News analysis

Vietnam grapples with public frustration over Covid-19 pandemic missteps and transparency

Ho Chi Minh city introduced what is arguably South-East Asia's toughest movement restrictions on July 26.PHOTO: AFP

BANGKOK - Ho Chi Minh City, the epicentre of Vietnam's current Covid-19 outbreak, introduced what is arguably South-East Asia's toughest movement restrictions on Monday (July 26).

A 6pm to 6am curfew is now in force in the city of 13 million. It was enacted one day after Ho Chi Minh City party secretary Nguyen Van Nen apologised for his administration's shortcomings, in tacit acknowledgement of the growing unhappiness about recent pandemic control measures.

"In Vietnam, leaders very seldomly apologise to the people," said Dr Ha Hoang Hop,  a visiting senior fellow  at the ISEAS-Yusof Ishak Institute.

But public frustration had been palpable for some time.

In contrast with the earlier phases of the pandemic, when Vietnam was widely lauded for snuffing out local transmission with aggressive quarantine, contact tracing, and stringent localised lockdowns, the authorities are now struggling to cope with the spike in caseloads caused by the highly infectious Delta coronavirus variant.

The country on Tuesday (July 27) recorded an additional 7,913 infections, bringing the total number of cases so far to 114,260 infections, with 524 deaths.

The impact of stay-home orders now in place in a third of the country has been amplified by what some locals feel are questionable measures.

With many wet markets closed to contain outbreaks, Ho Chi Minh City earlier this month also banned takeaways of food and drink, and even meal deliveries via applications such as Grab and Gojek.

Vendors unable to operate from stalls tried to survive by peddling their produce covertly in the streets. One resident quipped to The Straits Times that buying vegetables these days "feels like you are buying drugs".

Meanwhile, supply chains seized up when authorities required workers and truckers coming from Ho Chi Minh City to be tested for Covid-19 before they could enter some neighbouring localities.

Over the weekend, the city authorities were forced to address speculation after it emerged that they had allocated 5,000 doses of the Moderna Covid-19 vaccine to Vietnamese conglomerate Vingroup.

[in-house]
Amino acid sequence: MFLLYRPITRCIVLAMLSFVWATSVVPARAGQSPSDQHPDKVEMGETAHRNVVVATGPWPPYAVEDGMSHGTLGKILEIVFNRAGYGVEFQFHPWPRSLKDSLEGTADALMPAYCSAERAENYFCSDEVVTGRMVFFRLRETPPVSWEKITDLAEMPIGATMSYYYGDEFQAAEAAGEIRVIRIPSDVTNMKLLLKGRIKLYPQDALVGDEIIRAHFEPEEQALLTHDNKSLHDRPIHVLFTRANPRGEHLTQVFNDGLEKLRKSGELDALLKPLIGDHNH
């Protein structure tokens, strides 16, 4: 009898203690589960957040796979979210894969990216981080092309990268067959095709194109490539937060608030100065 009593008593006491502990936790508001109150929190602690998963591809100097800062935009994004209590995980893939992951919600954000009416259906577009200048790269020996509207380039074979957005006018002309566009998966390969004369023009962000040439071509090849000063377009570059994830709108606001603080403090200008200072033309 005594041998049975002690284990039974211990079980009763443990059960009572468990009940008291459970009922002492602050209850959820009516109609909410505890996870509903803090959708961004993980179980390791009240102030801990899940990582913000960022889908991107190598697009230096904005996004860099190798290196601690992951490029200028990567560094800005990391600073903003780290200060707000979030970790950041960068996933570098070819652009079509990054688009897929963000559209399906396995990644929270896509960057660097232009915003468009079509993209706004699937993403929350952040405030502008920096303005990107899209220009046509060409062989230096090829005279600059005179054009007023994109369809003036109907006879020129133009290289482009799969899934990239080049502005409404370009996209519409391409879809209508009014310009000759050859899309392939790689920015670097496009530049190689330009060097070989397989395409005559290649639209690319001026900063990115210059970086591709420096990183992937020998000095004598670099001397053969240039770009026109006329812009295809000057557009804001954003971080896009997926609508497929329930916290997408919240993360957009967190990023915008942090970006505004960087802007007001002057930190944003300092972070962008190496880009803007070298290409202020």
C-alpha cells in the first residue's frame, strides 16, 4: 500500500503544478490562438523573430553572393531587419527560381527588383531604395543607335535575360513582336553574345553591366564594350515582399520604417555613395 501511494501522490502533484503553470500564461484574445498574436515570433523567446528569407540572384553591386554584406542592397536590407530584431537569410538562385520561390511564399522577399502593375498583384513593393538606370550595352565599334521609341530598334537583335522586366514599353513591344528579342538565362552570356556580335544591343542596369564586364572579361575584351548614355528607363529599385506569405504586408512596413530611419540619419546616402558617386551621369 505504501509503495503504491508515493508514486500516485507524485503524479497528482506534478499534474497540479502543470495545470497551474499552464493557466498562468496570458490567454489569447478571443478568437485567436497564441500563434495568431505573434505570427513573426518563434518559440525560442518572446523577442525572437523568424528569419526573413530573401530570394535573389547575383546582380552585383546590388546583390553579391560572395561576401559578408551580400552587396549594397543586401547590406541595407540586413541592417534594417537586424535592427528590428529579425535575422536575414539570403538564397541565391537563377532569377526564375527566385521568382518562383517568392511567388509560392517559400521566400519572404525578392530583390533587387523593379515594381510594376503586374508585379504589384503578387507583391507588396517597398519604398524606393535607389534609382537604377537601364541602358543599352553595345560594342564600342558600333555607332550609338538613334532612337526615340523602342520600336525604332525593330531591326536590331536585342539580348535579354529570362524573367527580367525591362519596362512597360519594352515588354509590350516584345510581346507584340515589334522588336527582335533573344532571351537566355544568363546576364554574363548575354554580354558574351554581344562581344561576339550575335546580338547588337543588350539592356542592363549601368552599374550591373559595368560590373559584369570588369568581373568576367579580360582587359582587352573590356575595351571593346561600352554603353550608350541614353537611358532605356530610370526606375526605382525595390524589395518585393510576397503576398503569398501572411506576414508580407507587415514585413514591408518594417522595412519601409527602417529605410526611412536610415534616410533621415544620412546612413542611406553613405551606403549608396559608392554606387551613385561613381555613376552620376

Given that the country has lagged behind its neighbours in inoculating its people - with less than 0.5 per cent of its population fully vaccinated - some wondered if the company has been unfairly prioritised.

In a press conference on Sunday, the city's deputy chairman Duong Anh Duc said that the company had been allowed to "borrow" the vaccines to administer to its employees who had been mobilised to help the authorities.

"We consider this reasonable and helpful to the city's fight against Covid-19," he was quoted by Viet Nam News as saying.

Compared with last year, when people were eager to fall in line behind an uncharacteristically transparent government in order to defeat the coronavirus, questions over the vaccine distribution policy are now clouding public sentiment.

Ms Linh Nguyen, associate director at Control Risks, told ST: "The lack of transparency has long been an issue in Vietnam, especially at local government level, which has impacted its economy and businesses. During the pandemic, any unequal vaccine distribution can be economically and epidemiologically self-defeating."

Vietnam ramped up efforts to purchase foreign vaccines only in June. Ms Linh attributed the delay partly to its political transition in February and March. On Monday (July 26), Prime Minister Pham Minh Chinh was sworn in for a five-year term.

Ms Linh said: “(Vietnam’s) leaders, both from the past and incumbent administrations, lost several months of political focus on the transition instead of constructing a feasible vaccine strategy.”

Amid the global vaccine supply crunch, Vietnam has made deals for Russian, United States and Japanese vaccines to be manufactured by local firms. These will take months to come on stream.

In the meantime, the authorities will have their hands full coordinating their measures, and hopefully regain the early lead it took in the region, in controlling the pandemic.